... but not many of them seem to work for the state propaganda apparatus.


I know there is constant Western talk about the cunning Chinese image-manipulation machine and how slyly it is currying favor worldwide. The concept in American minds seems to be of an information campaign guided by the spirit of the old commissar Zhou Enlai. Westerners found it so charming that Zhou could make jokes in French that they tended to forget that he was about as tender-hearted as Mao himself. And now -- ah, the clever Chinese are pulling it off again!


if you're actually exposed to the info-machine day by day, the image that occurs is not the suave Zhou but instead Scott McClellan, flop-sweating his way through an agonizing White House press conference.

For instance: Western reporters (like all Westerners) lead charmed lives in China, compared with Chinese journalists or activists, since about the worst thing that can happen to a Western reporter is that he or she will have to leave. But among the several millions Westerners now living in China, the ones who have the worst hassles and most frequent headaches -- over visas, questioning by officials, etc -- are reporters, the ones with greatest influence over how China is perceived world wide! Describe to me the cunning PR genius who says: the people who write about us every day, they're the ones we're going to make uncomfortable.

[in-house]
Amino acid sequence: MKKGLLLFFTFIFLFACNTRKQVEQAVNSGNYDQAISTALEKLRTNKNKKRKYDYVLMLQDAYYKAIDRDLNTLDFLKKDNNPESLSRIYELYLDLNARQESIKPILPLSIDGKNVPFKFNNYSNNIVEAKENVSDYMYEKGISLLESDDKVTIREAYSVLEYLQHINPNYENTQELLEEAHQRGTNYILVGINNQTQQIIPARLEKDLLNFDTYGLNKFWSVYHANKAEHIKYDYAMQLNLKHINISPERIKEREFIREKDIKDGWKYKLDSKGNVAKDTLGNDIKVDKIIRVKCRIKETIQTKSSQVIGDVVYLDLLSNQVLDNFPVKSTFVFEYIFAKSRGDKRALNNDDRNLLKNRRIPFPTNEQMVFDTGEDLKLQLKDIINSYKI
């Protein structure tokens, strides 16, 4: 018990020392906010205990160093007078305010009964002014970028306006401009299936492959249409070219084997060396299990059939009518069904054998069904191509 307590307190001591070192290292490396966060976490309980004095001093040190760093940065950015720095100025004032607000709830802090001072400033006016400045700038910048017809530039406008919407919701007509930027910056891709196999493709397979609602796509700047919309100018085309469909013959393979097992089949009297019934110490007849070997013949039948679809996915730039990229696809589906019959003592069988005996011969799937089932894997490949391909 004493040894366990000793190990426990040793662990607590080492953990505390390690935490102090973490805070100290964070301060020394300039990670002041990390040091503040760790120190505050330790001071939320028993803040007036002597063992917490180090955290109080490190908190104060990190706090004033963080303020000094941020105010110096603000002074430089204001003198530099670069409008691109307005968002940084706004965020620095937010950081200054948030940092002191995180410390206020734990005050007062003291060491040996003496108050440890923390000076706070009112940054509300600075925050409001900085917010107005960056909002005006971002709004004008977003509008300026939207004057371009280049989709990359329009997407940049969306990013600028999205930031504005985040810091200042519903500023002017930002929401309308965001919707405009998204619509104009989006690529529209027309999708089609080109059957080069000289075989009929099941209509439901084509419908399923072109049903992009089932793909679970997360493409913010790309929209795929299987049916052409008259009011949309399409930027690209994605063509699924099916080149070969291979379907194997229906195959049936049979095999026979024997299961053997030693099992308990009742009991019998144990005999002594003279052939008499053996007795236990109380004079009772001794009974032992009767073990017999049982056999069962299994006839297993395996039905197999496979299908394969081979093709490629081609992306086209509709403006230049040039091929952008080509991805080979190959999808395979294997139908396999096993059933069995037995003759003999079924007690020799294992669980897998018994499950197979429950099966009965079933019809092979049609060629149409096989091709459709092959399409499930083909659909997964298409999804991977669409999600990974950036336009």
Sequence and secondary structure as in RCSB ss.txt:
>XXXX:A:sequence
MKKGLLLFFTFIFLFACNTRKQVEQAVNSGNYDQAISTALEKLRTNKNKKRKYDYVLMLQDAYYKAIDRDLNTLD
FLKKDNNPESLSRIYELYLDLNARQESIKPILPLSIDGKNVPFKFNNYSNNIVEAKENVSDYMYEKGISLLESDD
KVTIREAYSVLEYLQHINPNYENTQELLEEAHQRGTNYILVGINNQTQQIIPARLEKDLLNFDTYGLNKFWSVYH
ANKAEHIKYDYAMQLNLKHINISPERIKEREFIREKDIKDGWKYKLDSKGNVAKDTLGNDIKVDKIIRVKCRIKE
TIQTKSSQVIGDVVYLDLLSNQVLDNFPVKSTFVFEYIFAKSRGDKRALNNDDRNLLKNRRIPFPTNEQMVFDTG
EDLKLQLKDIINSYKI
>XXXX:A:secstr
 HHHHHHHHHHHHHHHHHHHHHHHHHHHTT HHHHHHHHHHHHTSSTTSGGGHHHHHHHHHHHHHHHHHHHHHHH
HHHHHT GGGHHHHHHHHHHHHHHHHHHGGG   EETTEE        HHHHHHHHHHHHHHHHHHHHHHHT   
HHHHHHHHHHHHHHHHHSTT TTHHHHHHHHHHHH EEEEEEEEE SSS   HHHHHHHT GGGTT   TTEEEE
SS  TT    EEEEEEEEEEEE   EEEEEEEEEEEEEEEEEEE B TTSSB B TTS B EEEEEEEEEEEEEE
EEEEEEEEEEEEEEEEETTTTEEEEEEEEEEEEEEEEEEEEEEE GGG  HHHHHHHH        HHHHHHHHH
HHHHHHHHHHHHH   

I should say that I'm not speaking personally: I had initial visa problems but no run-ins with authorities since then. But the story is different for daily newspaper reporters. Even in my case, the most impressive and winning aspects of China -- a place and people I generally like -- are the non-scripted ones. The "official" reassurances about one happy Chinese people looking bravely to the future under the Party's steadfast guidance are, umm, less effective.


The whole saga is for another time, but here is today's illustration: official sources have been trying to claim recently that the worldwide press is happy with the government's current level of openness. The worldwide press generally disagrees. So this evening CNN International carried a story on the dispute. And just as the anchor began to say, "International complaints about media access in China have continued. From Beijing..." the screen went blank. Two minutes of white-noise on the screen, then the signal returning when it was time for the weather report.


Clever! Wily, even. And no one would possibly notice! Far more effective in damping down complaints about press controls than actually showing the report would have been. America has problems in getting its image across these days, but it's not the only one.

We want to hear what you think about this article. Submit a letter to the editor or write to letters@theatlantic.com.